Researchers from the University of California, Irvine Medical Center found that Varian Medical Systems' (Varian) image-guided RapidArc radiotherapy has clinical advantages over earlier fixed-beam approaches to stereotactic radiosurgery (SRS) or stereotactic radiotherapy (SRT) for treating cancer.
RapidArc, Varian’s technology for delivering volumetric modulated arc therapy (VMAT), enables clinicians to deliver a highly-precise image-guided intensity-modulated treatment quickly, often with just one revolution of the treatment machine around the patient.
“We found that we can deliver RapidArc treatments much more quickly, with an average of 76% less beam on time, and also using 31% fewer monitor units, which could limit unintended and undesired radiation exposure to patients,” said Daniel C. Schiffner, M.D., chief resident in the UCI Department of Radiation Oncology, in a presentation at the annual meeting of the American Society for Radiation Oncology (ASTRO) in Chicago.
“The reduction in monitor units is important because it limits the degree to which patients are exposed to radiation leakage from the treatment machine,” he said. “In addition, less ‘beam on’ time improves our clinical workflow, improves patient comfort during treatment, and limits the potential for patient and organ motion during the treatment session, which can allow more accurate dose targeting.”
In addition to being faster and requiring fewer monitor units, RapidArc treatments were found to conform to the shape and size of a targeted tumor at least as well as dynamic, fixed-beam approaches to IMRT, SRS, and SRT. “Treatment with RapidArc VMAT using a single arc produced similar dose conformality and homogeneity compared with earlier, more time-consuming approaches,” said Schiffner.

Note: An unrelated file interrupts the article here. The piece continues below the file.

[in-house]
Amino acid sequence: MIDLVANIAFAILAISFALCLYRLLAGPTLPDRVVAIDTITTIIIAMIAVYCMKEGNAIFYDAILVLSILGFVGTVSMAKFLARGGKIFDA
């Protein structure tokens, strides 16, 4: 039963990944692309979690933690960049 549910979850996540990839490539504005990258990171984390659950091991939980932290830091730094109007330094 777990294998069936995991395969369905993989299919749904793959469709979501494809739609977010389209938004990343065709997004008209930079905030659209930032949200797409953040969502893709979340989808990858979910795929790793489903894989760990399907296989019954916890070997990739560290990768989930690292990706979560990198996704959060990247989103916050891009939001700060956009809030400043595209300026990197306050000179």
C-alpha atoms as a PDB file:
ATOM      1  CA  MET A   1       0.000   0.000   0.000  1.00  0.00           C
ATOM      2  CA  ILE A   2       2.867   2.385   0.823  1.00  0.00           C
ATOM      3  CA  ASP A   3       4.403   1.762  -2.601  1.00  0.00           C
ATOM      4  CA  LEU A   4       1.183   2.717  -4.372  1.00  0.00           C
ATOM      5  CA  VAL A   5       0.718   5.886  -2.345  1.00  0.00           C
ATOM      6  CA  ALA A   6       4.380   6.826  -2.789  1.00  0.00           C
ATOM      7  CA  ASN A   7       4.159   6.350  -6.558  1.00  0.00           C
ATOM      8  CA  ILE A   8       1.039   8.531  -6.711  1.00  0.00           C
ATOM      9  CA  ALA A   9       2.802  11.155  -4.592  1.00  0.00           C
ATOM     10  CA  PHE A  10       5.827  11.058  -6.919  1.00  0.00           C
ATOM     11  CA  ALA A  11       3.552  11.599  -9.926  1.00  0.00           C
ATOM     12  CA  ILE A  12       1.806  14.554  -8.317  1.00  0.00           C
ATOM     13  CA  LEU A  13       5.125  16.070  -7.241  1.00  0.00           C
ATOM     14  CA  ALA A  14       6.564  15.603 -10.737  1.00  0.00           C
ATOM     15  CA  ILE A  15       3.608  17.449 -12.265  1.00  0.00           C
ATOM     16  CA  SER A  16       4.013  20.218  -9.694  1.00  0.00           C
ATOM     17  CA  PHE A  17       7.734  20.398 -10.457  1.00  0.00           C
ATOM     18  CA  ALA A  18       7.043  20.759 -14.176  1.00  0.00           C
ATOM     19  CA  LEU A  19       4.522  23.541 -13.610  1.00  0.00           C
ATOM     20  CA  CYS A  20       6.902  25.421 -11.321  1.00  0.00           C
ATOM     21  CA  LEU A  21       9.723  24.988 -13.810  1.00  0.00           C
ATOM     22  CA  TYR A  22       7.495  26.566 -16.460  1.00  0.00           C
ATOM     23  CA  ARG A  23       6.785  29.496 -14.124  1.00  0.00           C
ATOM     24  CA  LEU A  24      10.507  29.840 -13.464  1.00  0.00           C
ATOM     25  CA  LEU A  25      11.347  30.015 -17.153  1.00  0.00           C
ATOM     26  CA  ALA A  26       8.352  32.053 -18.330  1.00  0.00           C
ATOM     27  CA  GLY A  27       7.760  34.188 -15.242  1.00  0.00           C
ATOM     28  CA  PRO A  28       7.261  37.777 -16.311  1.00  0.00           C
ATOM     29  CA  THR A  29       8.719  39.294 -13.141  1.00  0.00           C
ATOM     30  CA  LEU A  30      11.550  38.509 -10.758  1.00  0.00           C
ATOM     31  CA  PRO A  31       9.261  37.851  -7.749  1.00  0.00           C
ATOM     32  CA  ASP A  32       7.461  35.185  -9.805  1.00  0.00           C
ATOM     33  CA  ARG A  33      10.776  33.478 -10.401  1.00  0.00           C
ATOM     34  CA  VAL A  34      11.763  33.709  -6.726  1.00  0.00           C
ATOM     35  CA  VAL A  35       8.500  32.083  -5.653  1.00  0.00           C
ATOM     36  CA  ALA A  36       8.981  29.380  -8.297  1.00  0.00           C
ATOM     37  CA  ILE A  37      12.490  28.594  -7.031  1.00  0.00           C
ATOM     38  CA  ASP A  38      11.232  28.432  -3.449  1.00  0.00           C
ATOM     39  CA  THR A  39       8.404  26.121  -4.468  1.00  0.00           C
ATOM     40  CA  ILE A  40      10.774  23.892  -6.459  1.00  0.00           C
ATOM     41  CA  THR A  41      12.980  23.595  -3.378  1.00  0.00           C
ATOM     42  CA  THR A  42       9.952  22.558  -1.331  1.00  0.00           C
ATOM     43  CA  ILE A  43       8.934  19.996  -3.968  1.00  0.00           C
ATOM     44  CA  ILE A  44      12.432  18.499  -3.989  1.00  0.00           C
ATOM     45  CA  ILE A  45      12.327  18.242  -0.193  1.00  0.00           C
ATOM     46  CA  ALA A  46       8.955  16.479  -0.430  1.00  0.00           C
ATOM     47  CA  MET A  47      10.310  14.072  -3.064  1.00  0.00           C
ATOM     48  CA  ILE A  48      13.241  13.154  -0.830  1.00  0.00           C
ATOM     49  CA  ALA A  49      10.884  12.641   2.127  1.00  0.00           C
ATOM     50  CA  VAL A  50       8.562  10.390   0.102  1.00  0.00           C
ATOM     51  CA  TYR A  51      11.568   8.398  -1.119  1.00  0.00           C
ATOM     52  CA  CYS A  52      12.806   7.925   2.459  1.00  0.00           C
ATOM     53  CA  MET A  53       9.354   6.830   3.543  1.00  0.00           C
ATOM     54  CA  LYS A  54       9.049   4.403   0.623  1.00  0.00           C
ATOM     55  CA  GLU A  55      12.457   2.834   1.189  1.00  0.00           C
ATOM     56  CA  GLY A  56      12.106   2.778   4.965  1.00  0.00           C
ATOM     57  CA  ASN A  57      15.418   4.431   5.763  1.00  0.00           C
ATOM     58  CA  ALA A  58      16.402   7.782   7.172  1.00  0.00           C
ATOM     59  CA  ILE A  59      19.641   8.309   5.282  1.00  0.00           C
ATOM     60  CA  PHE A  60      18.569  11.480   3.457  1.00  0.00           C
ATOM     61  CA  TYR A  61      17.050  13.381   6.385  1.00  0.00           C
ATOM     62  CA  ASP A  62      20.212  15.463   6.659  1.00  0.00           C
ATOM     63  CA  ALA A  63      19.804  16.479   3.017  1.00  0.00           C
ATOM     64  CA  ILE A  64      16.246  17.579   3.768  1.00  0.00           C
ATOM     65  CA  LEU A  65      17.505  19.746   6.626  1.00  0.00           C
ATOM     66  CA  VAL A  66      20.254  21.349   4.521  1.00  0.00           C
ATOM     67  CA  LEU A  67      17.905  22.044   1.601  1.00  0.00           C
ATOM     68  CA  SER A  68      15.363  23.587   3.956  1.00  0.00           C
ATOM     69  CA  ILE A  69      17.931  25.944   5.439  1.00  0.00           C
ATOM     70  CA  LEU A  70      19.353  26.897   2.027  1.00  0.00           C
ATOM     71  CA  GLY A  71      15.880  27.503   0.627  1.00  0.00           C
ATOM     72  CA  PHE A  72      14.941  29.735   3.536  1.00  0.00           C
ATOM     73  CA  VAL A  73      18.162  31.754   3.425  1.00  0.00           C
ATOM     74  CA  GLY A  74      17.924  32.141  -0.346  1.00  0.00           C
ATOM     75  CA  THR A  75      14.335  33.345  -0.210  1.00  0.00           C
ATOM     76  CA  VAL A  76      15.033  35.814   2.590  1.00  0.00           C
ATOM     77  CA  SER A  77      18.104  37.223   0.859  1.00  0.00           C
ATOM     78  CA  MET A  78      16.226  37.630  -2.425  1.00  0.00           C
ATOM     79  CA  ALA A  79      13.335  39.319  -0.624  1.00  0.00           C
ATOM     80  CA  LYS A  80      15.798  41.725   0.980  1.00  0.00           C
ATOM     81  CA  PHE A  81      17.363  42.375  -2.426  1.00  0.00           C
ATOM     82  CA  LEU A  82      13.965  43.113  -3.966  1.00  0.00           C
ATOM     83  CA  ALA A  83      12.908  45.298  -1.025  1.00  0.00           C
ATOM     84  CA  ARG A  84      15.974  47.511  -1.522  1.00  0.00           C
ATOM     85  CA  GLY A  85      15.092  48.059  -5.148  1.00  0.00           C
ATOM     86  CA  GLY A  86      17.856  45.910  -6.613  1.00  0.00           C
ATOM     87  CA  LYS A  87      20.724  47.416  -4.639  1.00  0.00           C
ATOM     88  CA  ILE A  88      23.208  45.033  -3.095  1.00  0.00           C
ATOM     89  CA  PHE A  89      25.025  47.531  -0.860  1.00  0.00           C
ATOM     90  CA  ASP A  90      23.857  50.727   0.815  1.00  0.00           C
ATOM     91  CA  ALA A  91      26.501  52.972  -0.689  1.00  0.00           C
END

Since 2008, clinicians at UC Irvine have been using Varian’s Trilogy medical linear accelerator to treat tumors with either SRS or SRT, using a dynamic form of IMRT delivered from multiple beam angles. The department acquired RapidArc technology in early 2009, “permitting us to treat complex targets with a single arc,” Schiffner said. “The technology makes it possible to dynamically shape the beam, and at the same time vary the dose delivery rate and the speed of rotation around the patient. By varying those elements, RapidArc achieves the significant time savings.”
Schiffner and a team of colleagues reported on a study that compared the two treatment approaches for a total of eight patients with a total of 13 lesions.
“All of the RapidArc plans were delivered in a single arc, while IMRT plans required 7-14 fields for delivery,” said Schiffner. “The clinically important advantages we saw lead us to recommend the use of image-guided RapidArc to optimize the delivery of SRS and SBRT for intracranial and extracranial targets.”